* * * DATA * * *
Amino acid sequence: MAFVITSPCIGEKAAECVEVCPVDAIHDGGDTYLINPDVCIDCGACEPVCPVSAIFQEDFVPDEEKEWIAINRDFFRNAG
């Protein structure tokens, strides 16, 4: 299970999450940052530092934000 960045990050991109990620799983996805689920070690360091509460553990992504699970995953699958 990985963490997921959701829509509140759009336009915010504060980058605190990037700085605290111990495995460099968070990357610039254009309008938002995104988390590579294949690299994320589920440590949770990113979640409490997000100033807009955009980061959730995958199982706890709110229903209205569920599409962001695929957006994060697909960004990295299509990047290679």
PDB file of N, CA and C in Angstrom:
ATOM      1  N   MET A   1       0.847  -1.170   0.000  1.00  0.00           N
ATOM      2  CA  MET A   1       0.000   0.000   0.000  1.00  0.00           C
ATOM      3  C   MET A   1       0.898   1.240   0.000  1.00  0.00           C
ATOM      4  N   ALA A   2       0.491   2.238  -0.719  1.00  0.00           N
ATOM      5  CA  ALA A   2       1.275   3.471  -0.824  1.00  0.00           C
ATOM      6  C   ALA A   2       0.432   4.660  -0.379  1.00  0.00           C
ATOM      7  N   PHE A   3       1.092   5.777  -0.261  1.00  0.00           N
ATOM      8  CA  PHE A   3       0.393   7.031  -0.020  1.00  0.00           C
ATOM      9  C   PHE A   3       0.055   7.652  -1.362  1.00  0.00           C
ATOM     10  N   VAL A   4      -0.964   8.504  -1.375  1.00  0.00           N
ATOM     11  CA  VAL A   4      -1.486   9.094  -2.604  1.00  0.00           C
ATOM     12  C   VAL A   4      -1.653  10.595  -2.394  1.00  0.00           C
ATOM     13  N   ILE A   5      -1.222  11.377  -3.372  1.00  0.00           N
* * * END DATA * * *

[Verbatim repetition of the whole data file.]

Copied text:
Amino acid sequence: MAFVITSPCIGEKAAECVEVCPVDAIHDGGDTYLINPDVCIDCGACEPVCPVSAIFQEDFVPDEEKEWIAINRDFFRNAG
């Protein structure tokens, strides 16, 4: 299970999450940052530092934000 960045990050991109990620799983996805689920070690360091509460553990992504699970995953699958 990985963490997921959701829509509140759009336009915010504060980058605190990037700085605290111990495995460099968070990357610039254009309008938002995104988390590579294949690299994320589920440590949770990113979640409490997000100033807009955009980061959730995958199982706890709110229903209205569920599409962001695929957006994060697909960004990295299509990047290679």
PDB file of N, CA and C in Angstrom:
ATOM      1  N   MET A   1       0.847  -1.170   0.000  1.00  0.00           N
ATOM      2  CA  MET A   1       0.000   0.000   0.000  1.00  0.00           C
ATOM      3  C   MET A   1       0.898   1.240   0.000  1.00  0.00           C
ATOM      4  N   ALA A   2       0.491   2.238  -0.719  1.00  0.00           N
ATOM      5  CA  ALA A   2       1.275   3.471  -0.824  1.00  0.00           C
ATOM      6  C   ALA A   2       0.432   4.660  -0.379  1.00  0.00           C
ATOM      7  N   PHE A   3       1.092   5.777  -0.261  1.00  0.00           N
ATOM      8  CA  PHE A   3       0.393   7.031  -0.020  1.00  0.00           C
ATOM      9  C   PHE A   3       0.055   7.652  -1.362  1.00  0.00           C
ATOM     10  N   VAL A   4      -0.964   8.504  -1.375  1.00  0.00           N
ATOM     11  CA  VAL A   4      -1.486   9.094  -2.604  1.00  0.00           C
ATOM     12  C   VAL A   4      -1.653  10.595  -2.394  1.00  0.00           C
ATOM     13  N   ILE A   5      -1.222  11.377  -3.372  1.00  0.00           N